The U.S. economy is growing at a 4.4 percent annualized rate in the third quarter, the Atlanta Federal Reserve’s GDPNow forecast model showed on Wednesday, following the latest data on international trade.
This Atlanta GDPNow forecast is slower than the 4.7 percent GDP growth pace calculated by the regional Fed’s forecast program Tuesday.
The Atlanta Fed program lowered its estimates on net exports to third-quarter real GDP growth declined from -0.70 percentage points to -0.76 percentage points.
After Wednesday’s morning’s light vehicle sales release from the BEA, the estimates of third-quarter real personal consumption expenditures growth and third-quarter real gross private domestic investment growth declined from 3.6 percent and 16.9 percent, respectively, to 3.3 percent and 16.4 percent, respectively.
The next GDPNow update is Tuesday, September 11.
Earlier Wednesday, the U.S. trade deficit rose to a five-month high in July, with the politically sensitive gap with China hitting a record high, which economists said could embolden the Trump administration to aggressively pursue its “America First” agenda.
The administration’s protectionist trade policy has left the United States embroiled in tit-for-tat tariffs with the European Union, Canada and Mexico as well as an escalating trade war with China. President Donald Trump claims the United States is being taken advantage of by its trade partners, Reuters explained.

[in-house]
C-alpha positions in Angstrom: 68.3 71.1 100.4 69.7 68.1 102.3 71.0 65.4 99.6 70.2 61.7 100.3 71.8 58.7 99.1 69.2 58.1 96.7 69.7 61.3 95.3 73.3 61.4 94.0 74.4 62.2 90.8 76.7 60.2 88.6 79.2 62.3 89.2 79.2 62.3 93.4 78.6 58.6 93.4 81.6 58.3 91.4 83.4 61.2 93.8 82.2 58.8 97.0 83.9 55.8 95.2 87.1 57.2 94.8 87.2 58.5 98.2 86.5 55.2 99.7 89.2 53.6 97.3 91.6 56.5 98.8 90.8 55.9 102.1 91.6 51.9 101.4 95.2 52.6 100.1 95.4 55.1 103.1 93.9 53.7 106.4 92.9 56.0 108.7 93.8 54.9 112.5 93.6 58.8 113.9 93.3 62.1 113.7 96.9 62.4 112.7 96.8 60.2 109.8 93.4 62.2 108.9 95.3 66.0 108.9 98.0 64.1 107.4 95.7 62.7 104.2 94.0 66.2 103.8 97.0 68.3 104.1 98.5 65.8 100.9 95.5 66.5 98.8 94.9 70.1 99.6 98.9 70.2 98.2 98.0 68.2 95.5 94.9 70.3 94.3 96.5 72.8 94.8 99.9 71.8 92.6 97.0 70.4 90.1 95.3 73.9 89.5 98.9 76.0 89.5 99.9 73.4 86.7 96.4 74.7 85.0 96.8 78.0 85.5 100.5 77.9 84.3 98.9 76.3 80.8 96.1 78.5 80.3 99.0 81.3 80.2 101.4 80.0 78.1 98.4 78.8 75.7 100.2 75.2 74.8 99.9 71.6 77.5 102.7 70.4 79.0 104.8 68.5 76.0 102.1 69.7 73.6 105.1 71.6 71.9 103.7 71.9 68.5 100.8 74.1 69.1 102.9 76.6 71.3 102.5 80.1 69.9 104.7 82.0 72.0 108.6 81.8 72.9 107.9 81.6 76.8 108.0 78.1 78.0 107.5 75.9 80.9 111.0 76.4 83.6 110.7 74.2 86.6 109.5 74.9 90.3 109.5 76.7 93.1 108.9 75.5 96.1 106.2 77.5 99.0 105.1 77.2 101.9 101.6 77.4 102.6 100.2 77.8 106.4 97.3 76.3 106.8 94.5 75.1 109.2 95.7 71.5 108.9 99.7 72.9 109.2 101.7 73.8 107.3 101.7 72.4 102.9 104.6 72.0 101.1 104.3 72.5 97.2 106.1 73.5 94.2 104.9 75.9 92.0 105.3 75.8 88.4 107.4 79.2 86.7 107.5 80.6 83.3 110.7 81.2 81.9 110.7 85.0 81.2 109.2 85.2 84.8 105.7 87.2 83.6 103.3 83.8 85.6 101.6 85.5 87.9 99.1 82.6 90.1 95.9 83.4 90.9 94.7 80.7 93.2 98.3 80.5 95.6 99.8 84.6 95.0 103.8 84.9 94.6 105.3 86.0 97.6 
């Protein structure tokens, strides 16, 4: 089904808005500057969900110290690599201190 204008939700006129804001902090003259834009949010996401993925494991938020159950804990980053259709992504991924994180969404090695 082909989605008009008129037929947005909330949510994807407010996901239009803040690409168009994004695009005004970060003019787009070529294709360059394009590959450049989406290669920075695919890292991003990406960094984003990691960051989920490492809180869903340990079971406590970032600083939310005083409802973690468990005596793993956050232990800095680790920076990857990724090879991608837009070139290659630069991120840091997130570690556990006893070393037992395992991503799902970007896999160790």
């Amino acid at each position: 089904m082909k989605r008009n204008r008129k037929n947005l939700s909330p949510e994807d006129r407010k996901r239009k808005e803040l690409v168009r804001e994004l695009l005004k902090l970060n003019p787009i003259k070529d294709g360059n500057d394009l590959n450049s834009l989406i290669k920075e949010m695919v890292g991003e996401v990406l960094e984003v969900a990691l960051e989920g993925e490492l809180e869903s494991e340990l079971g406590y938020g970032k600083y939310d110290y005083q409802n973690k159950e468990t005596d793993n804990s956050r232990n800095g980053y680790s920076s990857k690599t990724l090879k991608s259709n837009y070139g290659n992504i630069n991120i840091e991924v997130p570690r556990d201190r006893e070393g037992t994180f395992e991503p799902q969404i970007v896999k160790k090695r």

The deterioration in the trade deficit reported by the Commerce Department on Wednesday came a day before the end of a public comment period on a list of $200 billion worth of Chinese goods widely expected to be hit with tariffs soon.
“America still isn’t getting a fair deal on trade and that can only mean one thing,” said Chris Rupkey, chief economist at MUFG in New York. “President Trump is going unleash another $200 billion in tariffs on China imports.”
The Commerce Department said the trade deficit increased 9.5 percent to $50.1 billion as exports of soybeans and civilian aircraft dropped and imports hit a record high. The trade gap has now widened for two straight months.
Economists polled by Reuters had forecast the trade shortfall swelling to $50.3 billion in July.
Material from Bloomberg and Reuters were used in this report.
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